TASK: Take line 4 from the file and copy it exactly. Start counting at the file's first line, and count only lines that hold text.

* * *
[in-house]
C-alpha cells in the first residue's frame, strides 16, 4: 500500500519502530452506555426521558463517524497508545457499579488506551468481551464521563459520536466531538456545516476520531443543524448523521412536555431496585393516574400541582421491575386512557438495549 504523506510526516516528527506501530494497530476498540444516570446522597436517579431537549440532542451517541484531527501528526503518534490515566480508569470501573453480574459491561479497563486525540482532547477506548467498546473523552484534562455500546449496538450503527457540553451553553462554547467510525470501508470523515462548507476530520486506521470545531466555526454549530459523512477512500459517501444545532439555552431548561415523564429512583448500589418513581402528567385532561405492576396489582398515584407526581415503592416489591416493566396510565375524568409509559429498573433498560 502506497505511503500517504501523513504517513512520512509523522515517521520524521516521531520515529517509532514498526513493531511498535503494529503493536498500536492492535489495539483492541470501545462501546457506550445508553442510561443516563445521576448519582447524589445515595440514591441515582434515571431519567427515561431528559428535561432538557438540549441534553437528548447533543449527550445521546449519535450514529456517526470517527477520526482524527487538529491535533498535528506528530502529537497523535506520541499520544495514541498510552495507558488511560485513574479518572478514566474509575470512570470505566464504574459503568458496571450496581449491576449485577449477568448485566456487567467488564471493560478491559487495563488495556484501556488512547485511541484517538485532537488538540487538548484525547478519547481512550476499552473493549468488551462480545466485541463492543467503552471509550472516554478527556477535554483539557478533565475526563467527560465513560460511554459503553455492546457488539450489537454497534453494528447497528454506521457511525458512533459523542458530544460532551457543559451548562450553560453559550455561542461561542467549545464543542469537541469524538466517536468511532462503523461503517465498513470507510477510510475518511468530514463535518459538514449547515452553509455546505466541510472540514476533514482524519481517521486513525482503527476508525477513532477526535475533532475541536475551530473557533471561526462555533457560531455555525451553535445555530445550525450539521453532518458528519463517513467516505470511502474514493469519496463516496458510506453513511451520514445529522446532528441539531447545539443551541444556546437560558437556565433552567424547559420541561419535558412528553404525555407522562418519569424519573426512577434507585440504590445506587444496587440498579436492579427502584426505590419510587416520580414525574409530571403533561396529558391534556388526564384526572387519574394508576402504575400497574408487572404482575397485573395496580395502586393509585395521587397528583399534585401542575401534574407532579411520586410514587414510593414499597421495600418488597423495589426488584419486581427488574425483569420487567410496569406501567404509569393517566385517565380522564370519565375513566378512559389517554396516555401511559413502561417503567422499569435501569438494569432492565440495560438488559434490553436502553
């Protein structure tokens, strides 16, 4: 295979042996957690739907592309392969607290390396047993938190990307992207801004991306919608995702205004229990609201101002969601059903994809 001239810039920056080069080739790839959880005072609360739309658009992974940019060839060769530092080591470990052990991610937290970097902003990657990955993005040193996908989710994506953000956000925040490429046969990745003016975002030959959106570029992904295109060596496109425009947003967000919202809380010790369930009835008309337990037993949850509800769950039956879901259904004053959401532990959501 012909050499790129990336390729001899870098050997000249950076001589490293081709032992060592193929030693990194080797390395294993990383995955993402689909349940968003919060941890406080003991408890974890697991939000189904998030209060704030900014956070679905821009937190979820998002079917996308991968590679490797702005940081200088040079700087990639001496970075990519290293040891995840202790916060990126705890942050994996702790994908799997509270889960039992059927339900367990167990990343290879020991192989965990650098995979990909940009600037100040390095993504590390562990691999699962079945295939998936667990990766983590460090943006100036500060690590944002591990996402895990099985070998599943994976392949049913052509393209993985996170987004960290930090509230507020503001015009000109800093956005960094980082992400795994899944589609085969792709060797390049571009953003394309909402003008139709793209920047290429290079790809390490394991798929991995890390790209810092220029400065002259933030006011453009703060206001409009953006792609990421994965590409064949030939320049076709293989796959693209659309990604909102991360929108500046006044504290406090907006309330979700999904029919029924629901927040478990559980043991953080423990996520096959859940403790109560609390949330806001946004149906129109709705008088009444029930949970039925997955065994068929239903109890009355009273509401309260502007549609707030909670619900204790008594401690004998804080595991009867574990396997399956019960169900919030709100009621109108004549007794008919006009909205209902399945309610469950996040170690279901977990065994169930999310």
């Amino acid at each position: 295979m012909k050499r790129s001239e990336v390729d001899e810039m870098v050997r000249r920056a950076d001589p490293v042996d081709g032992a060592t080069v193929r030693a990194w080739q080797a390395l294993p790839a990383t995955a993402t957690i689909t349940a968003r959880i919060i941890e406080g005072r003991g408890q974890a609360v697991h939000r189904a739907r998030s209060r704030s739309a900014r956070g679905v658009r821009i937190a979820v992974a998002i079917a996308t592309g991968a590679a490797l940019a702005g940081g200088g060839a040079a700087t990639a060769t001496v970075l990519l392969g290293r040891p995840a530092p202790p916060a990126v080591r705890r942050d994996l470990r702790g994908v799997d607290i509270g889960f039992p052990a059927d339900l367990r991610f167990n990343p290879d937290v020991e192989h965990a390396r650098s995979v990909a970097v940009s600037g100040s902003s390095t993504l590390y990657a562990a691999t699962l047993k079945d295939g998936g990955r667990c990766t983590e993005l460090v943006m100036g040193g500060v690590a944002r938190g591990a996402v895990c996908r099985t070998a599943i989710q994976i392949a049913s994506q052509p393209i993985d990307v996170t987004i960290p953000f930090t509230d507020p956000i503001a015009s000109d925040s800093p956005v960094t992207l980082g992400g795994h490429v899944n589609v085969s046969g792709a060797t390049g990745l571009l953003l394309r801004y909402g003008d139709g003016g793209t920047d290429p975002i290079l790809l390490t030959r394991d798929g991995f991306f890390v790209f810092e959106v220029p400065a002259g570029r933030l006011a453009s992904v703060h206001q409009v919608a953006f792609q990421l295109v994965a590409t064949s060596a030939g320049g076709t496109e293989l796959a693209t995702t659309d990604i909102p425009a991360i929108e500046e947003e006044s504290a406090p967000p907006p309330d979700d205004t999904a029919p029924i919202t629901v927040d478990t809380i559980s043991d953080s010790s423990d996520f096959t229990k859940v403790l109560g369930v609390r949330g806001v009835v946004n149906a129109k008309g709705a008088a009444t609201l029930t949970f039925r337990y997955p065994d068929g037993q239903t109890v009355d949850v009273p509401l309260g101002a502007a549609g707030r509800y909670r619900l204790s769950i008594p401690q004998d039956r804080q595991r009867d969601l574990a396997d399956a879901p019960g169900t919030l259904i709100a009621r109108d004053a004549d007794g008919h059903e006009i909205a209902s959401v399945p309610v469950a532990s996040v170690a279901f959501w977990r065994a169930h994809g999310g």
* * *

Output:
């Amino acid at each position: 295979m012909k050499r790129s001239e990336v390729d001899e810039m870098v050997r000249r920056a950076d001589p490293v042996d081709g032992a060592t080069v193929r030693a990194w080739q080797a390395l294993p790839a990383t995955a993402t957690i689909t349940a968003r959880i919060i941890e406080g005072r003991g408890q974890a609360v697991h939000r189904a739907r998030s209060r704030s739309a900014r956070g679905v658009r821009i937190a979820v992974a998002i079917a996308t592309g991968a590679a490797l940019a702005g940081g200088g060839a040079a700087t990639a060769t001496v970075l990519l392969g290293r040891p995840a530092p202790p916060a990126v080591r705890r942050d994996l470990r702790g994908v799997d607290i509270g889960f039992p052990a059927d339900l367990r991610f167990n990343p290879d937290v020991e192989h965990a390396r650098s995979v990909a970097v940009s600037g100040s902003s390095t993504l590390y990657a562990a691999t699962l047993k079945d295939g998936g990955r667990c990766t983590e993005l460090v943006m100036g040193g500060v690590a944002r938190g591990a996402v895990c996908r099985t070998a599943i989710q994976i392949a049913s994506q052509p393209i993985d990307v996170t987004i960290p953000f930090t509230d507020p956000i503001a015009s000109d925040s800093p956005v960094t992207l980082g992400g795994h490429v899944n589609v085969s046969g792709a060797t390049g990745l571009l953003l394309r801004y909402g003008d139709g003016g793209t920047d290429p975002i290079l790809l390490t030959r394991d798929g991995f991306f890390v790209f810092e959106v220029p400065a002259g570029r933030l006011a453009s992904v703060h206001q409009v919608a953006f792609q990421l295109v994965a590409t064949s060596a030939g320049g076709t496109e293989l796959a693209t995702t659309d990604i909102p425009a991360i929108e500046e947003e006044s504290a406090p967000p907006p309330d979700d205004t999904a029919p029924i919202t629901v927040d478990t809380i559980s043991d953080s010790s423990d996520f096959t229990k859940v403790l109560g369930v609390r949330g806001v009835v946004n149906a129109k008309g709705a008088a009444t609201l029930t949970f039925r337990y997955p065994d068929g037993q239903t109890v009355d949850v009273p509401l309260g101002a502007a549609g707030r509800y909670r619900l204790s769950i008594p401690q004998d039956r804080q595991r009867d969601l574990a396997d399956a879901p019960g169900t919030l259904i709100a009621r109108d004053a004549d007794g008919h059903e006009i909205a209902s959401v399945p309610v469950a532990s996040v170690a279901f959501w977990r065994a169930h994809g999310g």